Hi, I try to interpolated a spline throw a dataset (the record of a robot motion path). Usually it works really good, always when the robot drives without stops. But if the robot stops he moves a little bit backwards. If this happens I can’t use my “normal” method with the interpolate.UnivariateSpline-function(http://docs.scipy.org/doc/scipy/reference/generated/scipy.interpolate.UnivariateSpline.html), because the robot motion is not longer continuously. Does somebody has an idea which function could solve my problem? Or is there a good filter to reduce the redundant robot path. (the backwards path is only a little bit displaced relative to path without stops) Regards, Franz _______________________________________________ SciPy-User mailing list [hidden email] http://mail.scipy.org/mailman/listinfo/scipy-user |
Hello,
pchip sometimes does wonders ("wonders"=="oscillation-free") on data with piecewise continuous derivatives. Spline fits of degree 1 should also work. OTOH, sometimes pchip makes little difference from regular cubic splines, and in those cases the filtering may be your only option import scipy.interpolate from numpy import linspace xdata = ... ydata = ... f_approx = scipy.interpolate.pchip(xdata,ydata) ####Now that you have continuous function, use it many ways, ### for example: xeval = linspace(x_low, x_high, 201) #set evaluation points yeval = f_approx(xeval) Cheers, Eric On 6/22/2013 9:14 AM, Franz Engel wrote: > Hi, > > I try to interpolated a spline throw a dataset (the record of a robot > motion path). Usually it works really good, always when the robot drives > without stops. But if the robot stops he moves a little bit backwards. > If this happens I can’t use my “normal” method with the > interpolate.UnivariateSpline-function(http://docs.scipy.org/doc/scipy/reference/generated/scipy.interpolate.UnivariateSpline.html), > because the robot motion is not longer continuously. Does somebody has > an idea which function could solve my problem? Or is there a good filter > to reduce the redundant robot path. (the backwards path is only a little > bit displaced relative to path without stops) > > Regards, > > Franz > > > > _______________________________________________ > SciPy-User mailing list > [hidden email] > http://mail.scipy.org/mailman/listinfo/scipy-user > _______________________________________________ SciPy-User mailing list [hidden email] http://mail.scipy.org/mailman/listinfo/scipy-user |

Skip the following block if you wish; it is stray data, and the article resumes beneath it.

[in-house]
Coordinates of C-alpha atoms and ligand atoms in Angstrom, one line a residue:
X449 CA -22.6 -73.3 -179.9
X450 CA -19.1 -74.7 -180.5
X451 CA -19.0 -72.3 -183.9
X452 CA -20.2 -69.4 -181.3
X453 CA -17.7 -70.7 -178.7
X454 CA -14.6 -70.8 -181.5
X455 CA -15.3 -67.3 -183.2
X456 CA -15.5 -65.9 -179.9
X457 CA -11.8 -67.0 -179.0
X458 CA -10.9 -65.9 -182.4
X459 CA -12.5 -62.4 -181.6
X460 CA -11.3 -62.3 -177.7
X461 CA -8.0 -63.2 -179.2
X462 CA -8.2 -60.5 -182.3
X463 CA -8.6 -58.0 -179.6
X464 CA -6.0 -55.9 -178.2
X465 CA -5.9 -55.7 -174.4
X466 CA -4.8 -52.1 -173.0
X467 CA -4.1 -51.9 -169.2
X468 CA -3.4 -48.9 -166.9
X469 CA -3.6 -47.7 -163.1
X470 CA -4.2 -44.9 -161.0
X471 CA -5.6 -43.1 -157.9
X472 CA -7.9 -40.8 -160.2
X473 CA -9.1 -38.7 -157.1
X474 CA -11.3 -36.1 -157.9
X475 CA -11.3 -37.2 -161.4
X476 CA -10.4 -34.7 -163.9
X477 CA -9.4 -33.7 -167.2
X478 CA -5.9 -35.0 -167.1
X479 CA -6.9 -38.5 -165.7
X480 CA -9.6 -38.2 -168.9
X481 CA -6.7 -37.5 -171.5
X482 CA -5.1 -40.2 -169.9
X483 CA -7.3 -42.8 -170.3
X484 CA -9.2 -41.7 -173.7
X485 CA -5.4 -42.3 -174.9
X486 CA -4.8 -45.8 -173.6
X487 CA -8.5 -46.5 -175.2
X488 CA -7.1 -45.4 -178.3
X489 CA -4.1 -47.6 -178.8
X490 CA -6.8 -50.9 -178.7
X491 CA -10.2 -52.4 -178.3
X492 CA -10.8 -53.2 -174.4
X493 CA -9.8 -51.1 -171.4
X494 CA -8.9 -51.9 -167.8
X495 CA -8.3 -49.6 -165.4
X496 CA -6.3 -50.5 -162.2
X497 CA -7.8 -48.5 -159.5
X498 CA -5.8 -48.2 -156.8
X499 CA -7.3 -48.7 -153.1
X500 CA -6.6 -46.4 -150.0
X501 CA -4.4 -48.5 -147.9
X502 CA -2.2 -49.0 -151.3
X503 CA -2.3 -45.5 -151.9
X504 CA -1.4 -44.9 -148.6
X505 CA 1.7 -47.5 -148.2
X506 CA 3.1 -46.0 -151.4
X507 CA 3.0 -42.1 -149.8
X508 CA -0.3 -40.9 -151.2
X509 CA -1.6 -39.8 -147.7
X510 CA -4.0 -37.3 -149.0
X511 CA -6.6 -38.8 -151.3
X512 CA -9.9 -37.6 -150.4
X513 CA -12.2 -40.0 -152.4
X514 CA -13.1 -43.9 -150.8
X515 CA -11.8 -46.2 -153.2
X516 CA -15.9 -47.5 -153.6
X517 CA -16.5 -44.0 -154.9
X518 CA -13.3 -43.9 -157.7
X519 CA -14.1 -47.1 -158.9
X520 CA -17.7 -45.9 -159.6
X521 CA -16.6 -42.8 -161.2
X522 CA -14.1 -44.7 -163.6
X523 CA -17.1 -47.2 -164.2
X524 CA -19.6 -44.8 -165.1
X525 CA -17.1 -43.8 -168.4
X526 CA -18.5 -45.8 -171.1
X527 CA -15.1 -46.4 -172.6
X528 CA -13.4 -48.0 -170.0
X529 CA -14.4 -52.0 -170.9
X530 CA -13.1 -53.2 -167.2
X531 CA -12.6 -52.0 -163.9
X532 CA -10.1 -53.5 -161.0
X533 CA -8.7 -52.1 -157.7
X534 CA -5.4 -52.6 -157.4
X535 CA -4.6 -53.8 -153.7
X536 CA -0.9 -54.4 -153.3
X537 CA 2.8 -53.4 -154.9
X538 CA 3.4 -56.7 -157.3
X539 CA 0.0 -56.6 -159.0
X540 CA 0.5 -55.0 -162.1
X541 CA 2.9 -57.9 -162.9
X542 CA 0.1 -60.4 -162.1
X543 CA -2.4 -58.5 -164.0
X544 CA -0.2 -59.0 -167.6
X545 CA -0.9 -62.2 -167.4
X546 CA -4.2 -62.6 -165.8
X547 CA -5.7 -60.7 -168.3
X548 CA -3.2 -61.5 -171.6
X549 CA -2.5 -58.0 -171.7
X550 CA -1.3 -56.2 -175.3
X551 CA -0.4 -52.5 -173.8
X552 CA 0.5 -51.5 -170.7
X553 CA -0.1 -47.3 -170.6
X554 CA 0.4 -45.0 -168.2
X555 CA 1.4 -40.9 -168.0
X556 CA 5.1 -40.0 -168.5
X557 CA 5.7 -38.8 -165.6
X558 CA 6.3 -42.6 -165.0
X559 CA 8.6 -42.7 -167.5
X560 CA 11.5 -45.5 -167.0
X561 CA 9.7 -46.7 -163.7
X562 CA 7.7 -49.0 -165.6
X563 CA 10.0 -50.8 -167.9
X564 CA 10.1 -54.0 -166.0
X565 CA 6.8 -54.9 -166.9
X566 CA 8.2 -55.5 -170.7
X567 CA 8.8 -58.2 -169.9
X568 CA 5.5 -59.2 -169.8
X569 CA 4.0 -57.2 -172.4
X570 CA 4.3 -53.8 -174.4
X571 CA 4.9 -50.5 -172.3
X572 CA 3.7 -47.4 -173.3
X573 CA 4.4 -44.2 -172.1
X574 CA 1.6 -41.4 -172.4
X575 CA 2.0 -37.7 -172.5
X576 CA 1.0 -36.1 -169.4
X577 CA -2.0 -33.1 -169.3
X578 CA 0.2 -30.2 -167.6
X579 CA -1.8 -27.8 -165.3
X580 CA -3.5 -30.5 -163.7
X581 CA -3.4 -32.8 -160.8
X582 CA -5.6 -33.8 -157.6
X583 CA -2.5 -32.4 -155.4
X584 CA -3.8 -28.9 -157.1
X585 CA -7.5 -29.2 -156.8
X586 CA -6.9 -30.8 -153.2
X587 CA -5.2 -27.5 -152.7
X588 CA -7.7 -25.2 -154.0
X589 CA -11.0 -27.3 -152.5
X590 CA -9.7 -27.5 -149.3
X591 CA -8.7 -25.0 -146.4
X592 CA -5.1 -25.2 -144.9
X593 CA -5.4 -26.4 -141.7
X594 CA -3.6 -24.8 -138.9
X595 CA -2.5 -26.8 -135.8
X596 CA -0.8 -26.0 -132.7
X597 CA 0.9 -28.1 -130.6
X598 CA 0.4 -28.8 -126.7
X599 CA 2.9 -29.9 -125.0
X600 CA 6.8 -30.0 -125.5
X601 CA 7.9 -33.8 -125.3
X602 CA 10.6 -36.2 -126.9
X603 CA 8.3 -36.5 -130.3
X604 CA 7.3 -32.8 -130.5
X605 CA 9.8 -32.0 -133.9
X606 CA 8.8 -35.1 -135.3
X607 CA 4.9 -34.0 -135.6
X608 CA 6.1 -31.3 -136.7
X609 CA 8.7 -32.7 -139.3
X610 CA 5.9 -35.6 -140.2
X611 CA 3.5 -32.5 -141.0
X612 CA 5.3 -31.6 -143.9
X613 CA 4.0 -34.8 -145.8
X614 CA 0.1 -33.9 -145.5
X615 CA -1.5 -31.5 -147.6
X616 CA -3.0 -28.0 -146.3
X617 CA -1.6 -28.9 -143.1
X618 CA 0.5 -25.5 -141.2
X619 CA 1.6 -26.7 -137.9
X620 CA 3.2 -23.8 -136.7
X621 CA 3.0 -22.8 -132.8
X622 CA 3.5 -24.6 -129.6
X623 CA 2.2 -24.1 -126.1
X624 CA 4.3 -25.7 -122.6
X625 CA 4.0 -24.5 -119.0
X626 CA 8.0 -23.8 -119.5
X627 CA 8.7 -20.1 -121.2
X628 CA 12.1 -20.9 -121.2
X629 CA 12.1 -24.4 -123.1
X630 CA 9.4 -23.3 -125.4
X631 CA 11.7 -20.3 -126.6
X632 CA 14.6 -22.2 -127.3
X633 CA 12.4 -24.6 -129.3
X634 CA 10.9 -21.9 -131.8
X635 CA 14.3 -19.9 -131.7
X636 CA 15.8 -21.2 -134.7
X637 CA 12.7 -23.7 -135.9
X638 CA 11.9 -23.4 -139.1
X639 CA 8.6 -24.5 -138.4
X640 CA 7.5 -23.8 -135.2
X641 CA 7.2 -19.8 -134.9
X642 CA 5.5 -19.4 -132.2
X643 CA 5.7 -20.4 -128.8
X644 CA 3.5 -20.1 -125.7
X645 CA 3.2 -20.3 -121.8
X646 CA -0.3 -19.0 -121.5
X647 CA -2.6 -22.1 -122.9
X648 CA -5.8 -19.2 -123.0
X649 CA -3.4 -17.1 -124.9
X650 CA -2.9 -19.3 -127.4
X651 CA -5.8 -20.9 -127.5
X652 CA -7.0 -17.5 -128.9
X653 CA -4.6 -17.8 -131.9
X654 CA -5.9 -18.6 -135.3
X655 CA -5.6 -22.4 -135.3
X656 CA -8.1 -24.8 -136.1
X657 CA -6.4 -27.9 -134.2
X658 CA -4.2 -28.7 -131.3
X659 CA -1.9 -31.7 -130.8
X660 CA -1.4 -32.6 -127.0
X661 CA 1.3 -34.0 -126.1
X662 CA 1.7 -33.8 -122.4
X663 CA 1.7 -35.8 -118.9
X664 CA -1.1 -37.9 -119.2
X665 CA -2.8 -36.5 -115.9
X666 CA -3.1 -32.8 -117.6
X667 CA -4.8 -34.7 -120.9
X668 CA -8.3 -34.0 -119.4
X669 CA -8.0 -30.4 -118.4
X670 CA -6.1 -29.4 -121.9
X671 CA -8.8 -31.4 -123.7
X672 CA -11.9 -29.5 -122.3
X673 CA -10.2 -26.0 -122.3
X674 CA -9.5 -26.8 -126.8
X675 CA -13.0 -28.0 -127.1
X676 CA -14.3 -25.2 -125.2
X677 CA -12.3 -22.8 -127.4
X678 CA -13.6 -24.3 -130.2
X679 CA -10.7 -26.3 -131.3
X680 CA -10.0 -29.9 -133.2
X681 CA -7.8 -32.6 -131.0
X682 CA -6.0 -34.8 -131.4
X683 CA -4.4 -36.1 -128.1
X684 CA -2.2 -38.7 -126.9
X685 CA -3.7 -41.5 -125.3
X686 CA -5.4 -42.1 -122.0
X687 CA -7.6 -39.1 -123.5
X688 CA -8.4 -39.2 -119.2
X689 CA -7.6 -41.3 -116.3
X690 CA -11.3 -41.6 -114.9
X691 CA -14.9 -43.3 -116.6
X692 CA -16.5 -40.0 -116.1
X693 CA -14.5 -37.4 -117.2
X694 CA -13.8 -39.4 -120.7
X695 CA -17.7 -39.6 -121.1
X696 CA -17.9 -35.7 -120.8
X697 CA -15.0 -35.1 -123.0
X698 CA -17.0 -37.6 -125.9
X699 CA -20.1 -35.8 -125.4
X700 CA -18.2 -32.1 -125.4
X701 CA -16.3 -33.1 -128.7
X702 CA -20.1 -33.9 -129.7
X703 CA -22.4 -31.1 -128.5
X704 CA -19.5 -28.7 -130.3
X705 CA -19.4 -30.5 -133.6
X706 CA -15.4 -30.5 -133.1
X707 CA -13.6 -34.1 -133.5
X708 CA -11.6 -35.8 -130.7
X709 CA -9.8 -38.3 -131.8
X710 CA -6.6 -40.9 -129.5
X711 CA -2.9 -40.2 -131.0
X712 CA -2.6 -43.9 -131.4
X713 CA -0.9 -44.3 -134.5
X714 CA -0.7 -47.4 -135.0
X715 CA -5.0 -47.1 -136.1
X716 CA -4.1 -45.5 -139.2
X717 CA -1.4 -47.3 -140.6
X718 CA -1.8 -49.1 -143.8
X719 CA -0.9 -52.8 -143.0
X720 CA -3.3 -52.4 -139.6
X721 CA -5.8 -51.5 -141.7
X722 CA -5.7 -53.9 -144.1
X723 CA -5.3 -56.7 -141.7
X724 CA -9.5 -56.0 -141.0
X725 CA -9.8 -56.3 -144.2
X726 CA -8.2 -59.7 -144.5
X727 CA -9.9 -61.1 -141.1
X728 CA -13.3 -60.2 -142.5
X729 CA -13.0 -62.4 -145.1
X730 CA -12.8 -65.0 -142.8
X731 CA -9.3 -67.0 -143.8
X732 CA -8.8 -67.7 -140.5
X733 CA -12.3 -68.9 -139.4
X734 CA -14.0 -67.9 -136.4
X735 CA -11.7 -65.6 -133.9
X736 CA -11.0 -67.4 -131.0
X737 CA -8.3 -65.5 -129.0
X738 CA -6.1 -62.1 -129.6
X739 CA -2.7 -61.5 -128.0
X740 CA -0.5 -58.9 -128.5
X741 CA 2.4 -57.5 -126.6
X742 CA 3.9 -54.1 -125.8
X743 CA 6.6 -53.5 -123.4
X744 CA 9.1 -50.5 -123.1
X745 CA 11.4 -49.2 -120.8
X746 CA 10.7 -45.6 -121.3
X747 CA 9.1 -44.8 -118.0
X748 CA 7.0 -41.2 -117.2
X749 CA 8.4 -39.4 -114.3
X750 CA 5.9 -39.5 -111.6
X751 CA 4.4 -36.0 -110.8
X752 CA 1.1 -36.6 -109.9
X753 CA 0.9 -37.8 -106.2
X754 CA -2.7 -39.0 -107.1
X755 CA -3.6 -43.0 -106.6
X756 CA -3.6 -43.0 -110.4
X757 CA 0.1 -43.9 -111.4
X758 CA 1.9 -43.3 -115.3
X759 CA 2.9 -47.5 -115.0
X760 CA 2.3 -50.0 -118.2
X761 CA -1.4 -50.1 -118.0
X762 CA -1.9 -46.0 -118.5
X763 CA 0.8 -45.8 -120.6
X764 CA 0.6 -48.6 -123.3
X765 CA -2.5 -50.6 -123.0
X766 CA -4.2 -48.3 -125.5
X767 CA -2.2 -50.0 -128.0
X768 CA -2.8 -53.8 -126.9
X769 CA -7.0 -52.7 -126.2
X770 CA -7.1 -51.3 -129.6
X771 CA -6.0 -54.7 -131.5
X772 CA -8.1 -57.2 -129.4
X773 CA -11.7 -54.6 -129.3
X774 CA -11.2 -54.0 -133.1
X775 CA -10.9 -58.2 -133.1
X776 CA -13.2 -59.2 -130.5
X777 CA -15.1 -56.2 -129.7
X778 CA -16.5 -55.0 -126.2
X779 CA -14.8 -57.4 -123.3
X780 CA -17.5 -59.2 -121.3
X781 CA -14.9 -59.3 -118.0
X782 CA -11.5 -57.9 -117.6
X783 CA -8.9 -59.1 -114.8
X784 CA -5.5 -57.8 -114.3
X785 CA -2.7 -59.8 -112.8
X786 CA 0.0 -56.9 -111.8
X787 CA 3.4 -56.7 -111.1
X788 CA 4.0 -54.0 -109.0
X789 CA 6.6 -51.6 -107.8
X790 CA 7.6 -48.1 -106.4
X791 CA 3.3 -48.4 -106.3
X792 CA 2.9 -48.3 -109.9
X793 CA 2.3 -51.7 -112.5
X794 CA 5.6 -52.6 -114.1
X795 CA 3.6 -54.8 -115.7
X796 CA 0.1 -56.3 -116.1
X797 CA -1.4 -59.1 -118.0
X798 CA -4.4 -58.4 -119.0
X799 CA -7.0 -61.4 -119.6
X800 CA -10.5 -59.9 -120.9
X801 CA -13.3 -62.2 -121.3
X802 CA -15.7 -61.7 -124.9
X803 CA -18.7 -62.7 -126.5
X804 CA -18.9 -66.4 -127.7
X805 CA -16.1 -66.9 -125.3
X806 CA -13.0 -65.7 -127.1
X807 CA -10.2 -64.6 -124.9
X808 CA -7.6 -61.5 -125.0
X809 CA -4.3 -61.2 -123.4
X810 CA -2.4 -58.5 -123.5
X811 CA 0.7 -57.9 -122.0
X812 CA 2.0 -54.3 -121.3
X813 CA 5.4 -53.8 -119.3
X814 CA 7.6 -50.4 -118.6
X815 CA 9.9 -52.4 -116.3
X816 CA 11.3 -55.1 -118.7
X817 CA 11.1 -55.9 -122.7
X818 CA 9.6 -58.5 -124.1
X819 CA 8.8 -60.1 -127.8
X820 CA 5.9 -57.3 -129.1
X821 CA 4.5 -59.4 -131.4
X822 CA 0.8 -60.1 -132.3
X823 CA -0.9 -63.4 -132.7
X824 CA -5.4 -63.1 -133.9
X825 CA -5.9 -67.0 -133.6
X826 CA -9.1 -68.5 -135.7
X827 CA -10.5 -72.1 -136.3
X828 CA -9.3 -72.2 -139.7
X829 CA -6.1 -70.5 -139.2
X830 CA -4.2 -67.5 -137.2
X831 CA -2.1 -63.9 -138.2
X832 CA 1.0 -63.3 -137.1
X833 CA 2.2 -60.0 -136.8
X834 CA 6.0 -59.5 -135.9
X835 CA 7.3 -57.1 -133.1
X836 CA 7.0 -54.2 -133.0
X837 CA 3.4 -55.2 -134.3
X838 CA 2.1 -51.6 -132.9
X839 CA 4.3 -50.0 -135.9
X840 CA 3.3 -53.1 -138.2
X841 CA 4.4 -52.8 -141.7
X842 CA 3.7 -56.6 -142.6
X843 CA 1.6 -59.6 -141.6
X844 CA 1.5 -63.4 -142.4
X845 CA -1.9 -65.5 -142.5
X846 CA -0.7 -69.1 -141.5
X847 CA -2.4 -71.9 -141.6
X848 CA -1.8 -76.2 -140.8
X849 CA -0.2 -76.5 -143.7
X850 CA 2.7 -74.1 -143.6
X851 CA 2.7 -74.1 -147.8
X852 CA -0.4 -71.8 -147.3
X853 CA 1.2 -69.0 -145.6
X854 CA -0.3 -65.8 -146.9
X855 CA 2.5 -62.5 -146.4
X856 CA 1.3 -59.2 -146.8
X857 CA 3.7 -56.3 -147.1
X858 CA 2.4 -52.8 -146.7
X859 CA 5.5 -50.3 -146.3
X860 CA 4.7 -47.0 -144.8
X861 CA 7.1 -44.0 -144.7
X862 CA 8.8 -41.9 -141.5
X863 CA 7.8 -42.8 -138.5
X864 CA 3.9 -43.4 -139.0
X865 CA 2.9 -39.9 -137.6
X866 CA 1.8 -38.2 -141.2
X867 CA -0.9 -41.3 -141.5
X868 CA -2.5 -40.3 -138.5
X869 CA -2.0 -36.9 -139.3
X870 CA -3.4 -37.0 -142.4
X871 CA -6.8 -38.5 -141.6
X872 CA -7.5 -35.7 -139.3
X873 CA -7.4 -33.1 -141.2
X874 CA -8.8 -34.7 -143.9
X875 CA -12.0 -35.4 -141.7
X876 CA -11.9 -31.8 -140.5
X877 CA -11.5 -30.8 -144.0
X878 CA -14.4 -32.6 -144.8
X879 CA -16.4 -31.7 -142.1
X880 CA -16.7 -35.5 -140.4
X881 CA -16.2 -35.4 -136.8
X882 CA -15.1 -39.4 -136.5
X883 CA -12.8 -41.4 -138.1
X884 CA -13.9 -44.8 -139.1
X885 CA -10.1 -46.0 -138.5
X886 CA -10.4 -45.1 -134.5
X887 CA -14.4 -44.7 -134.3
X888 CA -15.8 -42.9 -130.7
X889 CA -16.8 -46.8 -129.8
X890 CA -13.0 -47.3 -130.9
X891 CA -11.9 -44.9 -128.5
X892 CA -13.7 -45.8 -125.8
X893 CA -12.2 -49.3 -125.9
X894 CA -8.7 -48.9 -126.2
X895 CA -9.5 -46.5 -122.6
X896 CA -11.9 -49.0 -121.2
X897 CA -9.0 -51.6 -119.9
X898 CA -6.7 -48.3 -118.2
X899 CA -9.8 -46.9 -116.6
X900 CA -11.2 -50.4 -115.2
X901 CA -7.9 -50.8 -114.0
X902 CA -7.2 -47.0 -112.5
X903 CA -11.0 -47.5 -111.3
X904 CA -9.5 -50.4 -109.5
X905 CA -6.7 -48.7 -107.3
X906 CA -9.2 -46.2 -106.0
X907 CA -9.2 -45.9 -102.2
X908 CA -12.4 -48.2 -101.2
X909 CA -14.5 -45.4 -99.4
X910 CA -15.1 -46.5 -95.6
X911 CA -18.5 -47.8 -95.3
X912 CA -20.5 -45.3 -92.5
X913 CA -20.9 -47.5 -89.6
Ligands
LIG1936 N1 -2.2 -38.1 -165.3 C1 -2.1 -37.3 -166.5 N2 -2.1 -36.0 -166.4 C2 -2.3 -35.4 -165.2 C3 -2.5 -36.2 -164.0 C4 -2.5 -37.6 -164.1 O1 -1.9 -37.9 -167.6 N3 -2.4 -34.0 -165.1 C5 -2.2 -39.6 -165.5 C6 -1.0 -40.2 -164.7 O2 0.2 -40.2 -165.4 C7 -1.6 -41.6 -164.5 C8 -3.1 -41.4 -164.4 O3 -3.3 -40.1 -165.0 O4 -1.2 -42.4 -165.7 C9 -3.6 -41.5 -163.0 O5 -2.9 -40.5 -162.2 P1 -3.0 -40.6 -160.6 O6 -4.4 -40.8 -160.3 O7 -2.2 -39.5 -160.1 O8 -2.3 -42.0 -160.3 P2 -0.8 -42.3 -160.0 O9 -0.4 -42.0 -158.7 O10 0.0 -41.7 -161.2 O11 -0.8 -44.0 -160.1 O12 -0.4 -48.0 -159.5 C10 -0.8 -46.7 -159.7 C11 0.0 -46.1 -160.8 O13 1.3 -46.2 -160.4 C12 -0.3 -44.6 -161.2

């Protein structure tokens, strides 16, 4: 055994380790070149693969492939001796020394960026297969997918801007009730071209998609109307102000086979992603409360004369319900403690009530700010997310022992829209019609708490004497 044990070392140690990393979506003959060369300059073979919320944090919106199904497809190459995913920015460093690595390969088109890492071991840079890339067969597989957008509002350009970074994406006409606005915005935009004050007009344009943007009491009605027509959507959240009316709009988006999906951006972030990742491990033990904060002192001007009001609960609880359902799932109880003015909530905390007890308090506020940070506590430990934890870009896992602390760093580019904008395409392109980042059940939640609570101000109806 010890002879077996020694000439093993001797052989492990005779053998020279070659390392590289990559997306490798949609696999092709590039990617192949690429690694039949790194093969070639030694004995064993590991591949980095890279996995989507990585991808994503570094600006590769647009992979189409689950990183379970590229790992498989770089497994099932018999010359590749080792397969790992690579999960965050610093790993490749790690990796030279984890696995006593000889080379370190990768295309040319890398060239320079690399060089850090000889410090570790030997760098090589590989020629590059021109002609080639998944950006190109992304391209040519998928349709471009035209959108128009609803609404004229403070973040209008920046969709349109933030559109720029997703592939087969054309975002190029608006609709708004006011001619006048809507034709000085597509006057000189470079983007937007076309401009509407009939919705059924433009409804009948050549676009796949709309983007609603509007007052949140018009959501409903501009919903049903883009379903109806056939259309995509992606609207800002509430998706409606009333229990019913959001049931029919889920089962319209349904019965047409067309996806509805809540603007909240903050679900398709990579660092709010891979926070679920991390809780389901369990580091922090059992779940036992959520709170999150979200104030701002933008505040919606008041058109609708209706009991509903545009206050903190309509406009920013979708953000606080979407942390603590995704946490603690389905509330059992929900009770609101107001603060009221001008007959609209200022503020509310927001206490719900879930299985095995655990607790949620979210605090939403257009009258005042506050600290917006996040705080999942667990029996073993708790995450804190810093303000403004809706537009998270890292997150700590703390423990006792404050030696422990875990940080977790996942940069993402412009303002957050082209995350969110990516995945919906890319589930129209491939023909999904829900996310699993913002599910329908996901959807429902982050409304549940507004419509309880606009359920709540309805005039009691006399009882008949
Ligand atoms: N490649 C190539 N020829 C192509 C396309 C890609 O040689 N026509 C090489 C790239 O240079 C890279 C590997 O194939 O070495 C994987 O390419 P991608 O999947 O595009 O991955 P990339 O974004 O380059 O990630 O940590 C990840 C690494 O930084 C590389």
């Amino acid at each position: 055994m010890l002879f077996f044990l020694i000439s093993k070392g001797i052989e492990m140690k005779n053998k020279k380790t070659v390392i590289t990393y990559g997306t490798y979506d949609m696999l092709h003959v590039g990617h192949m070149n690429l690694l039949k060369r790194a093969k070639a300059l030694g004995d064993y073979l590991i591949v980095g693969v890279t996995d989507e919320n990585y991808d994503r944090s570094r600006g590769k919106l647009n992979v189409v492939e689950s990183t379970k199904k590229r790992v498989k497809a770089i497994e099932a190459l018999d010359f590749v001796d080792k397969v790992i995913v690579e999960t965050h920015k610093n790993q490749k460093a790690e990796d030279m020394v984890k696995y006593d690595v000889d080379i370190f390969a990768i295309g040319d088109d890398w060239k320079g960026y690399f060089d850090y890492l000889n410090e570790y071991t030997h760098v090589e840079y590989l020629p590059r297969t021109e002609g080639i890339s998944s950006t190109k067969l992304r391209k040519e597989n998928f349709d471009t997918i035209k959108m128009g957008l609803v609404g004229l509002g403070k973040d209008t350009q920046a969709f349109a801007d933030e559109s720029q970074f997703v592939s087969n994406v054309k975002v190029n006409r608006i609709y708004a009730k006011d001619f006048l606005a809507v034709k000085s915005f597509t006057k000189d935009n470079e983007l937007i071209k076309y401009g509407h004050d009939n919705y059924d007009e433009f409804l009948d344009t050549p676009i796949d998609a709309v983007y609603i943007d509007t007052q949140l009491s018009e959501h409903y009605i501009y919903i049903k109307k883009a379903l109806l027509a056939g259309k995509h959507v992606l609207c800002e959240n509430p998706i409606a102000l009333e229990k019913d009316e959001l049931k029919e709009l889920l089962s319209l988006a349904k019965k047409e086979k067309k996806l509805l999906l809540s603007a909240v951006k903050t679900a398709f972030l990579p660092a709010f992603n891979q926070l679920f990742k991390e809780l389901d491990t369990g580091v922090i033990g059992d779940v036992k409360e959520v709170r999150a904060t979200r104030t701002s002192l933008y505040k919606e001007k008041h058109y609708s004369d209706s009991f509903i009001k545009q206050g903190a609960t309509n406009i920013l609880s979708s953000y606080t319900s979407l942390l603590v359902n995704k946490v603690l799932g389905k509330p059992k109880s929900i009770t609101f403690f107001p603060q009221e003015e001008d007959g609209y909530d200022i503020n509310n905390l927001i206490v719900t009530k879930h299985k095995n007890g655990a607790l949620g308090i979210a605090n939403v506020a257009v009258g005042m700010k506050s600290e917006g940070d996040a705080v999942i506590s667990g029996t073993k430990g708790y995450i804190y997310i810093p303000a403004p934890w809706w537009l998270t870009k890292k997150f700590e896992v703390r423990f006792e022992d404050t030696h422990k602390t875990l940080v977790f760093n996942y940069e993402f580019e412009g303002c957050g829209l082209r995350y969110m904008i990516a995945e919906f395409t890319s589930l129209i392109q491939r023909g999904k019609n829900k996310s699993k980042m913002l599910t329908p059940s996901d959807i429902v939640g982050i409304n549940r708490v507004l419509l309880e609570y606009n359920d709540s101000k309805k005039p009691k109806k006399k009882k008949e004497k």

In reply to this post by flambert
On Sat, Jun 22, 2013 at 9:14 AM, Franz Engel <[hidden email]> wrote:
Hi, I am not familiar how your function looks like, but it sounds like you should look for shape-preserving interpolation like monotone cubic Hermite interpolation.
Best, Joon _______________________________________________ SciPy-User mailing list [hidden email] http://mail.scipy.org/mailman/listinfo/scipy-user |
Yes, or use tension spline, with the W parameter. It will stop (well, not stop, but limit) the natural spline to oscillate and have the gibbs phenomena. I found that some time ago on stackoverflow.
when I want matlab-like medium tension I use W=sqrt(weights) when I want high tension, I use W=weights. #In short, to match matlab's error calculation, you need to pass "w" to splrep or UnivariateSpline, where w = np.sqrt(trapz_weights(x))
# def trapz_weights(x): dx = np.diff(x) w = np.empty(x.shape) w[1:-1] = (dx[1:] + dx[:-1])/2. w[0] = dx[0] / 2. w[-1] = dx[-1] / 2.
return w Xavier 2013/6/26 Joon Ro <[hidden email]>
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